Geometry For Dummies
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The ASA (Angle-Side-Angle) postulate states that if two angles and the included side of one triangle are congruent to two angles and the included side of another triangle, then the triangles are congruent. (The included side is the side between the vertices of the two angles.) The following figure shows how ASA works.

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Here’s a congruent-triangle proof that uses the ASA postulate:

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Here’s your game plan:

  • Note any congruent sides and angles in the diagram. First and foremost, notice the congruent vertical angles. (When intersecting lines form an X, the angles on the opposite sides of the X are called vertical angles.) Vertical angles are important in many proofs, so you can’t afford to miss them.

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    So now you have a pair of congruent angles and a pair of congruent sides.

  • Determine which triangle postulate you need to use.

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    A quick glance at the bisected angles in the givens makes the second alternative much more likely.

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    That’s a wrap.

Here’s how the formal proof plays out:

Statement 1:

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Reason for statement 1: Vertical angles are congruent.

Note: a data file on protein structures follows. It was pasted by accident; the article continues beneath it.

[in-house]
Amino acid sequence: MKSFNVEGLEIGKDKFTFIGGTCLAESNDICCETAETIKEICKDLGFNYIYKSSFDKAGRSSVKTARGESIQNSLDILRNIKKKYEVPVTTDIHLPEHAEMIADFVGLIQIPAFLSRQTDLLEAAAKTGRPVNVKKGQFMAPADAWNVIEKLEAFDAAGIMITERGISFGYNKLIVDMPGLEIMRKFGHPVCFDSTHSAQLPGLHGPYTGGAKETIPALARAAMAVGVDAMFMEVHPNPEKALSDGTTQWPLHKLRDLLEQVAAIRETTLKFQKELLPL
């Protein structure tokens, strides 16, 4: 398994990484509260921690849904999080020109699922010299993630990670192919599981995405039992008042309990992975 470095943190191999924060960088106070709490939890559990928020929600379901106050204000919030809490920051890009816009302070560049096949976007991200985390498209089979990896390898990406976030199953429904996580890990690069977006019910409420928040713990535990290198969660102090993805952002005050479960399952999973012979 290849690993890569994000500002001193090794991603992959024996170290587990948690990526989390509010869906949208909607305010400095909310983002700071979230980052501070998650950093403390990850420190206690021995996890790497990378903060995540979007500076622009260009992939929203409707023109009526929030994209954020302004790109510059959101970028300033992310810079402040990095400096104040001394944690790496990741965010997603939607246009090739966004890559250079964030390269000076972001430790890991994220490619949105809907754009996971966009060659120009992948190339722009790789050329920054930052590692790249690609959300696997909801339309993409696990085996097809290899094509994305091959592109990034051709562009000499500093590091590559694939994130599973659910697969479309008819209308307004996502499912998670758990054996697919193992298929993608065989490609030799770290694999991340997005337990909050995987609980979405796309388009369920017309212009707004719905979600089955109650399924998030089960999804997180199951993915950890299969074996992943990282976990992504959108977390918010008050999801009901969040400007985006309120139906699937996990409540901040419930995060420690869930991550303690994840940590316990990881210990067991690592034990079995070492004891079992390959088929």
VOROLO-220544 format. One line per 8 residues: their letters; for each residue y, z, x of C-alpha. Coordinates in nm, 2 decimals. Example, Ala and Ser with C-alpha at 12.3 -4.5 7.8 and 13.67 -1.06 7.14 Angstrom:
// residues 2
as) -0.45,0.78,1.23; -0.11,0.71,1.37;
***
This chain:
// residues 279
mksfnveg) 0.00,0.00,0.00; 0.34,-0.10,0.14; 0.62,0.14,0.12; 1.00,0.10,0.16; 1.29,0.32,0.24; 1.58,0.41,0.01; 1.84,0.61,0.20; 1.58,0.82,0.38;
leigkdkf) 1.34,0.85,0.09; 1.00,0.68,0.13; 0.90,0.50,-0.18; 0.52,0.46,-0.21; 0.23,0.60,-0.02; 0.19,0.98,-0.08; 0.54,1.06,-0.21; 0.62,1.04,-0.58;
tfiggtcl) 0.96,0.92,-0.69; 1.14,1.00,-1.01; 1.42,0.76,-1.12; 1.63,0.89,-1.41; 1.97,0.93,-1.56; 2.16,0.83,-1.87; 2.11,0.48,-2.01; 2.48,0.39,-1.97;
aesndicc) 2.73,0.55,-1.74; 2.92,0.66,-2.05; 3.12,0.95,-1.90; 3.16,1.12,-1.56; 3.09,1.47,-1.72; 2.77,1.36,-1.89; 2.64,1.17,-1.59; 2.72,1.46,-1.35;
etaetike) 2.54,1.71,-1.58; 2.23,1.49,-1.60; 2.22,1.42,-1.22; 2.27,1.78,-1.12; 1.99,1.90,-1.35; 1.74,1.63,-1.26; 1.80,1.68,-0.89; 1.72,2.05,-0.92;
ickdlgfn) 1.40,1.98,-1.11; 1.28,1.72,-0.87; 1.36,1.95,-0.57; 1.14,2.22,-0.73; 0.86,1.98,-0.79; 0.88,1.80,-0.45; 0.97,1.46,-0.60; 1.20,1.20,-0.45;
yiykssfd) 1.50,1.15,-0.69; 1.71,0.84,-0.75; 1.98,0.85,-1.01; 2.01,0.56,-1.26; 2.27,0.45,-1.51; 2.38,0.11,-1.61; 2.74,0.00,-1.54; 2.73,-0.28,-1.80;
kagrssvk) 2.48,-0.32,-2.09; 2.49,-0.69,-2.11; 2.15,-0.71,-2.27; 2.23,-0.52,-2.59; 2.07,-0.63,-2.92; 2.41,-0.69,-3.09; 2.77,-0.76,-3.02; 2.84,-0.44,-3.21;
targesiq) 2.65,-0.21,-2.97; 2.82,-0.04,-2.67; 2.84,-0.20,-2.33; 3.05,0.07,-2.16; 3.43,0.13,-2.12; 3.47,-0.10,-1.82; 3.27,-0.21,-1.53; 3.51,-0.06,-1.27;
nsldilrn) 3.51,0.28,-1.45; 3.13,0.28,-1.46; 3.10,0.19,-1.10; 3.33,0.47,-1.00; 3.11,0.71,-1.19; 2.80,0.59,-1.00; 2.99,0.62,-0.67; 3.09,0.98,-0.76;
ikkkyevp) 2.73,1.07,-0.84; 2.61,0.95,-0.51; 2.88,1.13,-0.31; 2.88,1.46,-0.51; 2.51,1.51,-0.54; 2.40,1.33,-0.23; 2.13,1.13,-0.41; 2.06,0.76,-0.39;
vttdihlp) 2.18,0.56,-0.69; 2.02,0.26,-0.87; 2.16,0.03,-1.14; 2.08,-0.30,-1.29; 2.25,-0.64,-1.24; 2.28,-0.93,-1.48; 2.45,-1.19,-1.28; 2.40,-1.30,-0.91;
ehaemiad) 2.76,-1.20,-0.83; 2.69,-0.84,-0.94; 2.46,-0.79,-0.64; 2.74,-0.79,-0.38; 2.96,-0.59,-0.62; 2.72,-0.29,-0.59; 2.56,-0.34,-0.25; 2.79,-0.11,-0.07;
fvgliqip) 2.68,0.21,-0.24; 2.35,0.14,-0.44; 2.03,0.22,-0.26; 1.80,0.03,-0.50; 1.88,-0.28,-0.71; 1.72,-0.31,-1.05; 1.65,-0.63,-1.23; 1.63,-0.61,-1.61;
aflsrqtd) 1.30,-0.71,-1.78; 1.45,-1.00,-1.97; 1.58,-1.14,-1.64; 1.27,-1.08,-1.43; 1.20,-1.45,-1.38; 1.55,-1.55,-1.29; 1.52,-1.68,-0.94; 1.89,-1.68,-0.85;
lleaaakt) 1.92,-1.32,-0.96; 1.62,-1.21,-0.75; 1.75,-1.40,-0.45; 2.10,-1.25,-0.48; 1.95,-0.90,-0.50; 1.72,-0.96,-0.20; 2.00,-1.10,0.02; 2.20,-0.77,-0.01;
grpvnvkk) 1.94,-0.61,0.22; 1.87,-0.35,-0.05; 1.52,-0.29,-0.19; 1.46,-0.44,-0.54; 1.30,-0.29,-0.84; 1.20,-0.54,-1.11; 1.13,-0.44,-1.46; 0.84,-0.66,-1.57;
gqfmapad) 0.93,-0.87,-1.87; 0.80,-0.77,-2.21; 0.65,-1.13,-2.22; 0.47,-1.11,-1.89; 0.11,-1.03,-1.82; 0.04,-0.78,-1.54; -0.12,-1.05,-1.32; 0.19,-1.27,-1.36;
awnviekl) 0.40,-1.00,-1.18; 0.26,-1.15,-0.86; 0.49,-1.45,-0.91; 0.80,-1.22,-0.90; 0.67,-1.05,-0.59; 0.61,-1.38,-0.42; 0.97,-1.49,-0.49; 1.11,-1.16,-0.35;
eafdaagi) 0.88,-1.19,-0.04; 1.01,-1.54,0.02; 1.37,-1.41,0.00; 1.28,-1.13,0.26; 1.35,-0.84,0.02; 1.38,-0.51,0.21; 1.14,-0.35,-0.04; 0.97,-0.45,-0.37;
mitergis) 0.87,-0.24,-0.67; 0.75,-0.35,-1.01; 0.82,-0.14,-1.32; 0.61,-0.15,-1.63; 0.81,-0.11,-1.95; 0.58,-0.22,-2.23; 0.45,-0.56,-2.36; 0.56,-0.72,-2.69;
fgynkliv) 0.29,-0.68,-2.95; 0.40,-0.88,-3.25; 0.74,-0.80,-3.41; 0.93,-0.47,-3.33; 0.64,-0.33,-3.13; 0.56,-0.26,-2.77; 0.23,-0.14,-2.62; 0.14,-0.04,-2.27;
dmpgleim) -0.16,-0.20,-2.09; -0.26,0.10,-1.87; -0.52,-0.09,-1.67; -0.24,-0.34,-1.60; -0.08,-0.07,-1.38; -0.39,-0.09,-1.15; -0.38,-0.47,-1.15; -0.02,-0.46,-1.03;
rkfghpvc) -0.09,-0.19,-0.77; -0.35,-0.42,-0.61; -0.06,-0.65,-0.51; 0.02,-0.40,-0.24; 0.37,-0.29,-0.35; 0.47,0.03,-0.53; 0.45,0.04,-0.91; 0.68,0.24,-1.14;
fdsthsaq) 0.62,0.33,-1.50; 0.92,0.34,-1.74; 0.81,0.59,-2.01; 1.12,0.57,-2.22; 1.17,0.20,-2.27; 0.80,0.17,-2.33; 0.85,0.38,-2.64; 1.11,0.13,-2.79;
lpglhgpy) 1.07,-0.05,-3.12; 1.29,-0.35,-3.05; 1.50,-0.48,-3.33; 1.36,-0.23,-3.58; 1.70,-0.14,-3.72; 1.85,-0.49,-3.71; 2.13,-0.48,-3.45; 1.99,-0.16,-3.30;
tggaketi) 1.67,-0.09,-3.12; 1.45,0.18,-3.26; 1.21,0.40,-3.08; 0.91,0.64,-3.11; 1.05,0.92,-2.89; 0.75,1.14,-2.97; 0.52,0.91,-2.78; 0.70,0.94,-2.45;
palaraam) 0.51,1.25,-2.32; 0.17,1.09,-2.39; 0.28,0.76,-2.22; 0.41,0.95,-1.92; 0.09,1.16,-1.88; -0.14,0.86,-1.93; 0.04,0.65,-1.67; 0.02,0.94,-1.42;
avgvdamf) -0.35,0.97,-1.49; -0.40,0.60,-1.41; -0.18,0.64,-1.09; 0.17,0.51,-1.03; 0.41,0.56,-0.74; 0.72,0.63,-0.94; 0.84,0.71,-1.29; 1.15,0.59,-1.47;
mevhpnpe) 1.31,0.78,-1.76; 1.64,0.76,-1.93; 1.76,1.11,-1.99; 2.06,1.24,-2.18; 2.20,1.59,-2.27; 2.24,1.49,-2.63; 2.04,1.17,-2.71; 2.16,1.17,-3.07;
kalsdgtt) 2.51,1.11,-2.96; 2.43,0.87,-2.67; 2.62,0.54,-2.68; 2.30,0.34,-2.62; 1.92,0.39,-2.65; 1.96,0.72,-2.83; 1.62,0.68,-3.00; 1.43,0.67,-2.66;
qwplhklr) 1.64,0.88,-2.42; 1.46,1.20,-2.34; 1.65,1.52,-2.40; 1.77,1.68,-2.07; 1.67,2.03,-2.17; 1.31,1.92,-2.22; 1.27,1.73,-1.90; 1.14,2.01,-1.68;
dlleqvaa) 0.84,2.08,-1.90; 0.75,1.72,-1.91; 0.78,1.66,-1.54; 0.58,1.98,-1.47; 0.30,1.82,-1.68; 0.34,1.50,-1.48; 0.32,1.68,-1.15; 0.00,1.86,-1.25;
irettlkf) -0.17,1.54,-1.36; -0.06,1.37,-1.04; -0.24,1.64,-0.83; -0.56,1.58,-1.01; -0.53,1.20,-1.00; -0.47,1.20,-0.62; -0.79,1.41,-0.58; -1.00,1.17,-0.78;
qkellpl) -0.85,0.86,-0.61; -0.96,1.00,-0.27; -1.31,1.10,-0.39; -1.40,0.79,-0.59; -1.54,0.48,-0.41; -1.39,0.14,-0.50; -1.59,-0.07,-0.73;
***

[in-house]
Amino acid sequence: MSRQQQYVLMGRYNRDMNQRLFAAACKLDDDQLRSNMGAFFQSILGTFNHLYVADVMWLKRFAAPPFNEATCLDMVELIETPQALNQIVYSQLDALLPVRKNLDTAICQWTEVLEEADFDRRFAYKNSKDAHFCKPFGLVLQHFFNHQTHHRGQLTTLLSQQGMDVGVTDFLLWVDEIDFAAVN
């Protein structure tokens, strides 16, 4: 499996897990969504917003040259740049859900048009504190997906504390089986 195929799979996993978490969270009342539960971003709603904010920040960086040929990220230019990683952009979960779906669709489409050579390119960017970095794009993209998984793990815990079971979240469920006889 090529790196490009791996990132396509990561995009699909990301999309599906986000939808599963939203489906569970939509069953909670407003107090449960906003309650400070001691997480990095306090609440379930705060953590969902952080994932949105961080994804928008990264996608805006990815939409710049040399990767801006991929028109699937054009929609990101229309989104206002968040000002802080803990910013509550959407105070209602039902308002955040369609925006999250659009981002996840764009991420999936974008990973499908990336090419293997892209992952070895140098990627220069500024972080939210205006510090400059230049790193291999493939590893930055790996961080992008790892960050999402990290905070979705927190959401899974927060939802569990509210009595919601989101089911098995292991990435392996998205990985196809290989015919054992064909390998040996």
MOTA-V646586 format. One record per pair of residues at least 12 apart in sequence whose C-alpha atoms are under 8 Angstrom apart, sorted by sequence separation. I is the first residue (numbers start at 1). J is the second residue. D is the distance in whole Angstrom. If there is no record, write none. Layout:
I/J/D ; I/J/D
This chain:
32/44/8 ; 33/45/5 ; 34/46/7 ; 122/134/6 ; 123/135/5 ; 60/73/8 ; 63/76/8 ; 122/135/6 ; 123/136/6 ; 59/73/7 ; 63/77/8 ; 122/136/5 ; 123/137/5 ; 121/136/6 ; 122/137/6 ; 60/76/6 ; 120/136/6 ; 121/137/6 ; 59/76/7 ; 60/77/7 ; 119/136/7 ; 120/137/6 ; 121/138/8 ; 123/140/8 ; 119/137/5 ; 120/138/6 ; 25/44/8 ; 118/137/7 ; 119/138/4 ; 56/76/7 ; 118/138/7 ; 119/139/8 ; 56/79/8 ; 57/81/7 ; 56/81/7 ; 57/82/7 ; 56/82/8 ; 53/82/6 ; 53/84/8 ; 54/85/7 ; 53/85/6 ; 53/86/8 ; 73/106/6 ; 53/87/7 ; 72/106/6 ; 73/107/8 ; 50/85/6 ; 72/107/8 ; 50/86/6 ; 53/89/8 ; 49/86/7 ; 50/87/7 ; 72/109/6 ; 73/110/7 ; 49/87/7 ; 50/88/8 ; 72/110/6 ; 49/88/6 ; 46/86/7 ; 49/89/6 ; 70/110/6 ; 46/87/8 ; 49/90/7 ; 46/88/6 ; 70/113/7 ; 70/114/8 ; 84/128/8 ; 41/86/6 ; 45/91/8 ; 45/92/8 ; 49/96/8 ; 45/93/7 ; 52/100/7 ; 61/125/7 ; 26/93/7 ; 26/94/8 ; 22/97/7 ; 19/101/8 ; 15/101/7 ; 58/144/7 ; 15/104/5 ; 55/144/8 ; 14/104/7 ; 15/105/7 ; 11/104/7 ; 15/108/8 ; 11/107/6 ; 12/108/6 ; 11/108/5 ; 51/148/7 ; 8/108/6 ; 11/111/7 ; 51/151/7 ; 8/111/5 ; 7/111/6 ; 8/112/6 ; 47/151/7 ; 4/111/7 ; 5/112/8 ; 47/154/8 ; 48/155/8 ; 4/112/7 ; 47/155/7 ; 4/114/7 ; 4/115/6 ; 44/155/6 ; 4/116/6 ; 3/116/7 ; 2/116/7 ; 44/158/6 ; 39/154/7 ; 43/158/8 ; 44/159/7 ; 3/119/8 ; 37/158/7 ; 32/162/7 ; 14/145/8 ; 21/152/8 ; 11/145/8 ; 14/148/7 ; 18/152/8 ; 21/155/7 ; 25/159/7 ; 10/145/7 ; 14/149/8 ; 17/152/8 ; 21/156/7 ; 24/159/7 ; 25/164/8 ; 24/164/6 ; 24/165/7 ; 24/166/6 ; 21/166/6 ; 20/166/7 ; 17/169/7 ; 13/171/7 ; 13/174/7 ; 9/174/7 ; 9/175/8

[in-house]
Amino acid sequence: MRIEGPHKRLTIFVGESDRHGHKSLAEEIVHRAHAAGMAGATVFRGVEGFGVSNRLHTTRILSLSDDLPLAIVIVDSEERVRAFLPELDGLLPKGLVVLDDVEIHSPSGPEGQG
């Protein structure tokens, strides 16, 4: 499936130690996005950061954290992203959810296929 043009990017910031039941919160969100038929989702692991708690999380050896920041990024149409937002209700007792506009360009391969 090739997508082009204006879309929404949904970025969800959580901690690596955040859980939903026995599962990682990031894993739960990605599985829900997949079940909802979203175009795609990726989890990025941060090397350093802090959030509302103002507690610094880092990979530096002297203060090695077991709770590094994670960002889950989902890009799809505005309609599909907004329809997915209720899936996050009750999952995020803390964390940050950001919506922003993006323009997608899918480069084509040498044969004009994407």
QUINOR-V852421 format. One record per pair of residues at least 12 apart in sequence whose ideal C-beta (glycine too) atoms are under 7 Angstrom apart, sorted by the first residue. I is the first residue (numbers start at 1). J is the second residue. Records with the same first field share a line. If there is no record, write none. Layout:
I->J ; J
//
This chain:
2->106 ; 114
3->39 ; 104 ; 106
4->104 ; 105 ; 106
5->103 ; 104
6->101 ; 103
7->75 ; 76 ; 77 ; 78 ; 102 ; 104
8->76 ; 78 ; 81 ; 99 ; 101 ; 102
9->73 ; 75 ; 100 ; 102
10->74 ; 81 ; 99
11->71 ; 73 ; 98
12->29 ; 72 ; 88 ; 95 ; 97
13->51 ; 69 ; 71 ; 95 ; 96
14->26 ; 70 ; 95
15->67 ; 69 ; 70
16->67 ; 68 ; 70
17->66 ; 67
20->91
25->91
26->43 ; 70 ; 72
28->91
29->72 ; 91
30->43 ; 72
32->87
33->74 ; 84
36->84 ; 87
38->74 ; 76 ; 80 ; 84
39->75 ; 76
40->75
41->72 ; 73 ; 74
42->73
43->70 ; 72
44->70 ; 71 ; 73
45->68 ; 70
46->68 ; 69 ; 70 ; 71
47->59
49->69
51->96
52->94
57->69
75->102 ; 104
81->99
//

Statement 2:

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Reason for statement 2: Given.

Statement 3:

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Reason for statement 3: Definition of midpoint.

Statement 4:

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Reason for statement 4: Given.

Statement 5:

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Reason for statement 5: Given.

Statement 6:

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Reason for statement 6: If two angles are congruent (angles SNW and TOA), then their Like Multiples are congruent (twice one equals twice the other).

Statement 7:

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Reason for statement 7: ASA (using line 1, 3, and 6)

About This Article

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About the book author:

Mark Ryan has taught pre-algebra through calculus for more than 25 years. In 1997, he founded The Math Center in Winnetka, Illinois, where he teaches junior high and high school mathematics courses and standardized test prep classes. He also does extensive one-on-one tutoring. He is a member of the Authors Guild and the National Council of Teachers of Mathematics. Ryan is the author of Calculus For Dummies, Calculus Workbook For Dummies, and Geometry Workbook For Dummies.

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